Second Circuit holds that stock photograph company aggregating claims for copyright infringement against third-party licensees for exceeding usage limits of licenses does not have standing to bring copyright infringement action where it has been assigned the bare right to sue for infringement of copyrights and has never otherwise held any of the exclusive rights under the Copyright Act.
DRK Photo, a stock photograph company that licenses photographs to third parties for a fee, generally had two agreements with photographers: (1) a representation agreement allowed for DRK to act as the nonexclusive agent of the photographers in order to assist them in licensing their photos and (2) an assignment agreement provided for the transfer of the rights and title to photos so that DRK could register the photos with the Copyright Office, and would thereafter reassign the copyrights in the photos back to the photographers “upon completion of the registration of the Images … and resolution of infringement claims brought by DRK relating to the Images.” The assignment agreement also granted to DRK “all right, title and interest in any accrued or later accrued claims” brought to enforce the copyrights of the photos.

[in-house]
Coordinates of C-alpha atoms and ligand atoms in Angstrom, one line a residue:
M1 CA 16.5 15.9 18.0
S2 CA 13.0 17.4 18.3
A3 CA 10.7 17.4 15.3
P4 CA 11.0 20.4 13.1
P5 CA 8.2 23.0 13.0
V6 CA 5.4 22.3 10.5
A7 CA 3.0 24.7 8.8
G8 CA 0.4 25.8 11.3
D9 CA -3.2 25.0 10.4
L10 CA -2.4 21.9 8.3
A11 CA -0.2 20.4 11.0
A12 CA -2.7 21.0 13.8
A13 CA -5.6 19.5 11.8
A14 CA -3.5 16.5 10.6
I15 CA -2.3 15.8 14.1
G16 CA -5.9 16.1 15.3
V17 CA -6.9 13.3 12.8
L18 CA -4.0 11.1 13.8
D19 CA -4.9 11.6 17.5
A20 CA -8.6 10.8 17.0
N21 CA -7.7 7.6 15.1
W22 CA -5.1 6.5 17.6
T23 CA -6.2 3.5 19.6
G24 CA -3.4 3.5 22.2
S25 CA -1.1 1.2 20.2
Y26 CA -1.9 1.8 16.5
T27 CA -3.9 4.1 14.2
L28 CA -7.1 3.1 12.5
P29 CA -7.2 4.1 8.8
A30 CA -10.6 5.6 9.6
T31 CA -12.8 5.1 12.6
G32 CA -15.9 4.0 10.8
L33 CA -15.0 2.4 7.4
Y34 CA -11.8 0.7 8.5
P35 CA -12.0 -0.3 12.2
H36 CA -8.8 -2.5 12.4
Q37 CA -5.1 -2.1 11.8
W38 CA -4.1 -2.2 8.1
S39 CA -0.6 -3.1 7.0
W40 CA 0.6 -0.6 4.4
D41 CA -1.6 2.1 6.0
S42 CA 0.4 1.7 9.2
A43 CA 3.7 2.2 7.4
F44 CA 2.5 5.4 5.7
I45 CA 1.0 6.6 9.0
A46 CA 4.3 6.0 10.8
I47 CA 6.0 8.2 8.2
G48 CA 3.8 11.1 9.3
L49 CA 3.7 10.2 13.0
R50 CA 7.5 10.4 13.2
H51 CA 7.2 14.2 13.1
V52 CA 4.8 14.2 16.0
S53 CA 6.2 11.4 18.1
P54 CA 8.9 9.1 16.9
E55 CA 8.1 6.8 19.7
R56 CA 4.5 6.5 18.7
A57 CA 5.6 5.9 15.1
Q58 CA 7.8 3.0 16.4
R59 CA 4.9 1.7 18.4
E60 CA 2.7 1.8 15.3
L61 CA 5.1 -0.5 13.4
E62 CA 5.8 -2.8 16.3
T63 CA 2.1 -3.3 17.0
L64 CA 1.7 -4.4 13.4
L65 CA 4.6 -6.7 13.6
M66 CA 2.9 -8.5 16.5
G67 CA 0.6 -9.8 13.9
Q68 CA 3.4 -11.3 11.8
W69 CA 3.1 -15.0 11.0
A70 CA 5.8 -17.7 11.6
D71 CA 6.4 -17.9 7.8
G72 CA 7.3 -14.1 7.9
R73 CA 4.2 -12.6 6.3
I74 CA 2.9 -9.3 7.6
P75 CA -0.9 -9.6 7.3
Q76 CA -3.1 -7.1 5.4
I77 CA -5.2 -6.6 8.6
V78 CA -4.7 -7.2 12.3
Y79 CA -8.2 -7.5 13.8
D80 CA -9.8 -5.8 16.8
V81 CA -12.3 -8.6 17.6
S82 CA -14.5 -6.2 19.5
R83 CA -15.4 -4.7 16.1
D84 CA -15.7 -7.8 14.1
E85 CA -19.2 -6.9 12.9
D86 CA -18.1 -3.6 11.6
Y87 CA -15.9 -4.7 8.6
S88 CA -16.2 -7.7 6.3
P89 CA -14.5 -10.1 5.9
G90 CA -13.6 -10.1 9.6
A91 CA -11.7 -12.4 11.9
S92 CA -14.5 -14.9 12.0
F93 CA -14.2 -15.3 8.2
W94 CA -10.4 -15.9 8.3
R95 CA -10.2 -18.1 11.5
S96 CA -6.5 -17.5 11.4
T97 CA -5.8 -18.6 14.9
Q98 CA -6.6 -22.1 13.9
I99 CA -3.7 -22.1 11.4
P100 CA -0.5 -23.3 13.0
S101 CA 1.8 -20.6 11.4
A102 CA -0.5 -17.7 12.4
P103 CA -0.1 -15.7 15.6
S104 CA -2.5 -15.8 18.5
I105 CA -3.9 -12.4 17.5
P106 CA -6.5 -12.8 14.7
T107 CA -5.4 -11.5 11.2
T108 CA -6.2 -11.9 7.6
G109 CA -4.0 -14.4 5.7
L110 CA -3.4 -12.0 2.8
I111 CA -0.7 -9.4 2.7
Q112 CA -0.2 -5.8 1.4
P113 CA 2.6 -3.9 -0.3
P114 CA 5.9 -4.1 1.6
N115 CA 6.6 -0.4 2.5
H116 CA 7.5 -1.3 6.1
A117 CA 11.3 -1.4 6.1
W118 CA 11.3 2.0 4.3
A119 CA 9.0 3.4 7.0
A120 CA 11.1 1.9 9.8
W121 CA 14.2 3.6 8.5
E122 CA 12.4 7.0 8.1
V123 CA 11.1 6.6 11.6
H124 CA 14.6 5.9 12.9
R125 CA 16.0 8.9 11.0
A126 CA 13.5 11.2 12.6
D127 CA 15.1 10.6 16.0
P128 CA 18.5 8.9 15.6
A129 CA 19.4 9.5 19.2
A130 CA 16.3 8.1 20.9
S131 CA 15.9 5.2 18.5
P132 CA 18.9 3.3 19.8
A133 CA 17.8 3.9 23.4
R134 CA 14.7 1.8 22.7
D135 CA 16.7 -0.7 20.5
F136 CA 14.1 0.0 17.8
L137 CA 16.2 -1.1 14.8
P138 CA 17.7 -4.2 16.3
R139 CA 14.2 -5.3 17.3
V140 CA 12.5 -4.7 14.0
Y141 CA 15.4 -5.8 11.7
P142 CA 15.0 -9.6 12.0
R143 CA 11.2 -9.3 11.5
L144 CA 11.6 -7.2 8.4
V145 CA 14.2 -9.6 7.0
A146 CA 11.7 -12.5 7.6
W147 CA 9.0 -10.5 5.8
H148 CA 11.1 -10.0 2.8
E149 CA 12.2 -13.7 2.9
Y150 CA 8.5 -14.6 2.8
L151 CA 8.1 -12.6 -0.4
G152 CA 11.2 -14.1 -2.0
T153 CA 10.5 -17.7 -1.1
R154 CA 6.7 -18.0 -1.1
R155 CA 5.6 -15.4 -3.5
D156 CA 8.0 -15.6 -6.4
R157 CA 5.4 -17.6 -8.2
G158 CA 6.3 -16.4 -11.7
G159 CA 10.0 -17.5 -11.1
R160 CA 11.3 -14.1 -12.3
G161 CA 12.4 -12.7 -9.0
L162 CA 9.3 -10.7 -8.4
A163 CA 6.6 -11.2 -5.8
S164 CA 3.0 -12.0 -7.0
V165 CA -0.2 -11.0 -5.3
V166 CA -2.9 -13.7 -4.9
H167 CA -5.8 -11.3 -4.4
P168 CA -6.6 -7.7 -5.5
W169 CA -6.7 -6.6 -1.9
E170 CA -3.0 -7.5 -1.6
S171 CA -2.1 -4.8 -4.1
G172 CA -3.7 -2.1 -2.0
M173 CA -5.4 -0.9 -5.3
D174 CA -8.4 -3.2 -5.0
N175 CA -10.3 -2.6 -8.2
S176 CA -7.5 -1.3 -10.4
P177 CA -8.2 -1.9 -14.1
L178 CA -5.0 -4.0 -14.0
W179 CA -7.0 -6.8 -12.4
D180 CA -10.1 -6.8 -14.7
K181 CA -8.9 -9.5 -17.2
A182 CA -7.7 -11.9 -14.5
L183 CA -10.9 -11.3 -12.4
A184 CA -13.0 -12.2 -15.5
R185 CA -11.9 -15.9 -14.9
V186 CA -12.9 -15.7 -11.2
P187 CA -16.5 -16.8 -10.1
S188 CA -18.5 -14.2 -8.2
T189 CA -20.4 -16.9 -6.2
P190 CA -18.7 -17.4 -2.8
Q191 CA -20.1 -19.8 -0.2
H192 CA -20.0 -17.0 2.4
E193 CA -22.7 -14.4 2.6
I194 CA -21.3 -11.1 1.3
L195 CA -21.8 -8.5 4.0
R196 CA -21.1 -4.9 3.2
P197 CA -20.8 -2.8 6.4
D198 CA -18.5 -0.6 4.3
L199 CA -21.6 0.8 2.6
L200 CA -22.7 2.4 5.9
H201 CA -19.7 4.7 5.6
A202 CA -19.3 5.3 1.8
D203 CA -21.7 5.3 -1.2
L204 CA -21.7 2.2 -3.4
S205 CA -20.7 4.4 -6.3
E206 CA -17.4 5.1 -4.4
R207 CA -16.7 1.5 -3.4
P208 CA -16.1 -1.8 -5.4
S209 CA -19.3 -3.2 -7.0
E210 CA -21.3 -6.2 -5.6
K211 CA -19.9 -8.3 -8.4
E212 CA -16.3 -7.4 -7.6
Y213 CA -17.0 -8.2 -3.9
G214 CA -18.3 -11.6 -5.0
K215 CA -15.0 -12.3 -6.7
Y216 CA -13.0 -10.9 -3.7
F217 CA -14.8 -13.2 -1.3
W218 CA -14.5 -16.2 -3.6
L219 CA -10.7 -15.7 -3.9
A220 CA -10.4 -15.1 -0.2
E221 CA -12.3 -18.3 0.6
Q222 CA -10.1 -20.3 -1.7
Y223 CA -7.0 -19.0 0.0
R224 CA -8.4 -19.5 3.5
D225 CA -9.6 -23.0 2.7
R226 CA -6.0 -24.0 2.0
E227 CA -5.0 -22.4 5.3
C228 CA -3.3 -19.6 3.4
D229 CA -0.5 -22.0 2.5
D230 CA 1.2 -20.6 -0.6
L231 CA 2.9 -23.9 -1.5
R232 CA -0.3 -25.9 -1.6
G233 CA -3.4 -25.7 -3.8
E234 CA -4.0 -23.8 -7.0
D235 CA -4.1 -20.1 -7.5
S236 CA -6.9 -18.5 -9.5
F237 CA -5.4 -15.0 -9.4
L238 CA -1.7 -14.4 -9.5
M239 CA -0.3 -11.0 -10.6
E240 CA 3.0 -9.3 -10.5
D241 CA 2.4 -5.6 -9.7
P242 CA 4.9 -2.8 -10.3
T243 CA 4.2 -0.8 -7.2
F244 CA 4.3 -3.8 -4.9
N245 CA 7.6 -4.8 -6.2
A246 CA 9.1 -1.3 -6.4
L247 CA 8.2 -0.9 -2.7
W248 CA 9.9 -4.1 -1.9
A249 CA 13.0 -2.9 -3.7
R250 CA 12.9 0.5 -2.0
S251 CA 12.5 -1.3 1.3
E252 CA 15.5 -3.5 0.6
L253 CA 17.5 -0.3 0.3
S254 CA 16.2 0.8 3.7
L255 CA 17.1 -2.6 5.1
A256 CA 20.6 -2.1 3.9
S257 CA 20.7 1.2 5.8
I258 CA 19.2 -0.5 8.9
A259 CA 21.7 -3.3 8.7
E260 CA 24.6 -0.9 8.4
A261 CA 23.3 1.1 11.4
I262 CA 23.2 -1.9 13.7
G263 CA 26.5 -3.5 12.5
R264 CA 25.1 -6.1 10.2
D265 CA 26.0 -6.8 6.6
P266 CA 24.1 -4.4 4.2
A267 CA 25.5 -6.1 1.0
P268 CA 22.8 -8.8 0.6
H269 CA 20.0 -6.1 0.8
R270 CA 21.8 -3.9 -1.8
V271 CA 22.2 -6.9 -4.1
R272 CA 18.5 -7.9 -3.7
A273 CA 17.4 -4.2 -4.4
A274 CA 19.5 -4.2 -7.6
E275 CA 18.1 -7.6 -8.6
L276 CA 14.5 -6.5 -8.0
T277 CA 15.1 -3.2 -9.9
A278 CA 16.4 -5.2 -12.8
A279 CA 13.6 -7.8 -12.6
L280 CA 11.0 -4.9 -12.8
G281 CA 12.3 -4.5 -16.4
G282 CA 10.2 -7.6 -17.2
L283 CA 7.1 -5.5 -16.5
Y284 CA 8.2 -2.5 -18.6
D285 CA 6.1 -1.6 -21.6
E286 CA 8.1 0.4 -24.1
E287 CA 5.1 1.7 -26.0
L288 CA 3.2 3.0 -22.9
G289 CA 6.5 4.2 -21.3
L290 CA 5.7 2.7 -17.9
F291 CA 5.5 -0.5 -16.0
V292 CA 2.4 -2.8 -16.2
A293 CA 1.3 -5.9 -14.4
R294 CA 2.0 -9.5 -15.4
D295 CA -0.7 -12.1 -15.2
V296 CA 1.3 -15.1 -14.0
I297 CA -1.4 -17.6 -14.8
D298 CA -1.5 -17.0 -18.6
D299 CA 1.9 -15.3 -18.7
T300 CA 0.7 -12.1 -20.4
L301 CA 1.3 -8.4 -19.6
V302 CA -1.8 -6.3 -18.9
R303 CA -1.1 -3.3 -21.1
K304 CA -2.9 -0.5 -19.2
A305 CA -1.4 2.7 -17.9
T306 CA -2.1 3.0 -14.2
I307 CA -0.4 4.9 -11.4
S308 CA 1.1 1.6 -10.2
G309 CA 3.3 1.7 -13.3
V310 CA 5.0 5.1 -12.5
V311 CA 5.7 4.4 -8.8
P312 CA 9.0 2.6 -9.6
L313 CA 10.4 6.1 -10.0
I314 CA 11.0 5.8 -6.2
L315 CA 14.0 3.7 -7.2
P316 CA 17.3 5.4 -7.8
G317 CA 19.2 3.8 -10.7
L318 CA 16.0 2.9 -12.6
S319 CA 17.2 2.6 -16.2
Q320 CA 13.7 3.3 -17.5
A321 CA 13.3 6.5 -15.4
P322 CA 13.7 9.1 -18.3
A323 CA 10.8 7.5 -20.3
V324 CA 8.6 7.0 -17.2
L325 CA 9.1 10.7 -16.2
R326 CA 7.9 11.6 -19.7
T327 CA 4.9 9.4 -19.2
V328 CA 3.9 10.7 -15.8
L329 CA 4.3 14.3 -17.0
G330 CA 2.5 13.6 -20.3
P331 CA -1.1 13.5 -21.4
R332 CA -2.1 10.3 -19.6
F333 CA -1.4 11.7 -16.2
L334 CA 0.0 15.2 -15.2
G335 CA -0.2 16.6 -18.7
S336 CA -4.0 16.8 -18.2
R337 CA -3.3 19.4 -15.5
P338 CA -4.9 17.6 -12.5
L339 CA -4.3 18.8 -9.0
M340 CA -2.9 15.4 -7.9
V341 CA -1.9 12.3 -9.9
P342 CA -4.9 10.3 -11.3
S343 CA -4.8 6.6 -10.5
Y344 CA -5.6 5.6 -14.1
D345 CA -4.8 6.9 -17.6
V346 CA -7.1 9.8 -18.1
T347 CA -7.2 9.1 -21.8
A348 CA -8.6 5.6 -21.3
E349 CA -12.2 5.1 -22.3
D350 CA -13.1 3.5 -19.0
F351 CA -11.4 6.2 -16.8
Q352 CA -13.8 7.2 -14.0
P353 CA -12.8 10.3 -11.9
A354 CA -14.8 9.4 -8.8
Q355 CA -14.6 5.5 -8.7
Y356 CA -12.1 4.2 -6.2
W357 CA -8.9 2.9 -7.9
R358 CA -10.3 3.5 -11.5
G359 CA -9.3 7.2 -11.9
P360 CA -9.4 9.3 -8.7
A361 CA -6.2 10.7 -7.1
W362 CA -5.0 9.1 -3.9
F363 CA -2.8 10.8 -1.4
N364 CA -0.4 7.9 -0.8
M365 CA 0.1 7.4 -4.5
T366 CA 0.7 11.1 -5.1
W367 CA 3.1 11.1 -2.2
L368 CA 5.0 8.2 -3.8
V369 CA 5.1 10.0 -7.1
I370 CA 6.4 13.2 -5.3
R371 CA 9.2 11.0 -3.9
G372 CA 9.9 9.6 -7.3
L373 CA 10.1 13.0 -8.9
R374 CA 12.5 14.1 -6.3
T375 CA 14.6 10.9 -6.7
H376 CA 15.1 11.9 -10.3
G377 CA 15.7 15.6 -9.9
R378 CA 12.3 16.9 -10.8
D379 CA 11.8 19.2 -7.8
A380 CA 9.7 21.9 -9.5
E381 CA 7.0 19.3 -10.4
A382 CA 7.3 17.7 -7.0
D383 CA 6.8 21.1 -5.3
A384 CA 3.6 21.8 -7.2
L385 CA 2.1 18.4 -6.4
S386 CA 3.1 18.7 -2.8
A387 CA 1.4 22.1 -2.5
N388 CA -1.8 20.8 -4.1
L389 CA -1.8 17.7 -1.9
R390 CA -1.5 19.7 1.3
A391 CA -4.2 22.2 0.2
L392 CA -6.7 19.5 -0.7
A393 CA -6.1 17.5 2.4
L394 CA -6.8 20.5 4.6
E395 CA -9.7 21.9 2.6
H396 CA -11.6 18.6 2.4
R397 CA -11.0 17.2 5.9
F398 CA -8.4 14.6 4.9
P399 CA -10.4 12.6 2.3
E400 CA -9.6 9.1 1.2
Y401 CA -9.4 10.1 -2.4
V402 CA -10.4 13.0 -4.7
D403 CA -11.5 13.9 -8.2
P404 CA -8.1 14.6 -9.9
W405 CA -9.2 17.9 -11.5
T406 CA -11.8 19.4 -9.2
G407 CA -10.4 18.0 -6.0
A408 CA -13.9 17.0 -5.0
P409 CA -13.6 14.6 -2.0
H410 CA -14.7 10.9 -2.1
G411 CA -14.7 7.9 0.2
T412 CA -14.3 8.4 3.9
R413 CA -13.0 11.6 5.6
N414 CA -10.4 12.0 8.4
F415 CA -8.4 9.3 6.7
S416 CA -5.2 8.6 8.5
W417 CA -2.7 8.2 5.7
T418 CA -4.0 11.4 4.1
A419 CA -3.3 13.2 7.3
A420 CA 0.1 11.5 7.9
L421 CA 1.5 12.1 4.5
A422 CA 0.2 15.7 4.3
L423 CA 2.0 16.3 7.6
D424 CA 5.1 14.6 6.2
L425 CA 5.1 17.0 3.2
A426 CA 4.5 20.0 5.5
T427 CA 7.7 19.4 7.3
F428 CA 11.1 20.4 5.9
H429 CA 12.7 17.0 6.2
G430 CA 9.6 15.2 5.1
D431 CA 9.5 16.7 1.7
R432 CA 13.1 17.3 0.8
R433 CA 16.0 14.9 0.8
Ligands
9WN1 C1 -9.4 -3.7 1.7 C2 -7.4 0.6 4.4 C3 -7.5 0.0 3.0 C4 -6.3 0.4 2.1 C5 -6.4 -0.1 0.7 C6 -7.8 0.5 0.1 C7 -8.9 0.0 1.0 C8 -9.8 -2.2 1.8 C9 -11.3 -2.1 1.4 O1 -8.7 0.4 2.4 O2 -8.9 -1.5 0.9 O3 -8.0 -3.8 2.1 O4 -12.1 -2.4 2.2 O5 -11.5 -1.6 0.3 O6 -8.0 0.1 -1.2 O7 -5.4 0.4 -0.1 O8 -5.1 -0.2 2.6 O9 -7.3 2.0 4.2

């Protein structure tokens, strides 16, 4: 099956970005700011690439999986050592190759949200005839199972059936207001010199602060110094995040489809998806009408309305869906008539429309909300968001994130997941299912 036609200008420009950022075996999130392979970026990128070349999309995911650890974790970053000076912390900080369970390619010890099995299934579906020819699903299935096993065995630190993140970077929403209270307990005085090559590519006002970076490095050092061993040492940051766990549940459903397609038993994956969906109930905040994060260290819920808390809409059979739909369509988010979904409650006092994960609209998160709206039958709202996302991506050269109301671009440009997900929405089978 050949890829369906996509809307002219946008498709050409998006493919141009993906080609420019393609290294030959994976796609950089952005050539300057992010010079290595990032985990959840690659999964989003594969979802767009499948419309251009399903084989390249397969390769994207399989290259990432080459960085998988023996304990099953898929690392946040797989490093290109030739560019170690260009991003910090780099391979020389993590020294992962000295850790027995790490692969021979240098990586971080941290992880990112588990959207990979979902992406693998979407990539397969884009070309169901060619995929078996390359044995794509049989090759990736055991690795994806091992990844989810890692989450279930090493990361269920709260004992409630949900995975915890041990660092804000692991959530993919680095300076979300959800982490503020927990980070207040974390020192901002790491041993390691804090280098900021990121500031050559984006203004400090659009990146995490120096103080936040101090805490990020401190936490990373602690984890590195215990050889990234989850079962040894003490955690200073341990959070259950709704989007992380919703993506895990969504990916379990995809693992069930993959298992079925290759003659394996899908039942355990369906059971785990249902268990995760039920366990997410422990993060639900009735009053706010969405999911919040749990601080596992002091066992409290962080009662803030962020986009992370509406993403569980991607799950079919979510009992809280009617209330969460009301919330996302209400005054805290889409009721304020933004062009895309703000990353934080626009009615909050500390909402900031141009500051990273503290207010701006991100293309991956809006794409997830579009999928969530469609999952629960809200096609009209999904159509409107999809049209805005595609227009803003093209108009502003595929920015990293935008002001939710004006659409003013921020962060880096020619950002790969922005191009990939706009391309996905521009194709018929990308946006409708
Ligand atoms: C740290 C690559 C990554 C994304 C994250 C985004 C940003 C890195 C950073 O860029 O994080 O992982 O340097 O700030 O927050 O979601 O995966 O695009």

Educational book publisher John Wiley & Sons Inc. filed a declaratory relief action against DRK in August 2011 after DRK threatened to bring a copyright infringement action against Wiley for exceeding the usage limit on photographs licensed to it by DRK. The district court granted summary judgment in favor of Wiley on the grounds that DRK lacked standing to sue for copyright infringement. On appeal, the Second Circuit found that DRK did not have standing to bring infringement claims on the photographs under the Copyright Act because the agreements it had with photographers assigned the mere right to sue for infringement of the photographs in question but otherwise did not grant any of the exclusive rights under copyright.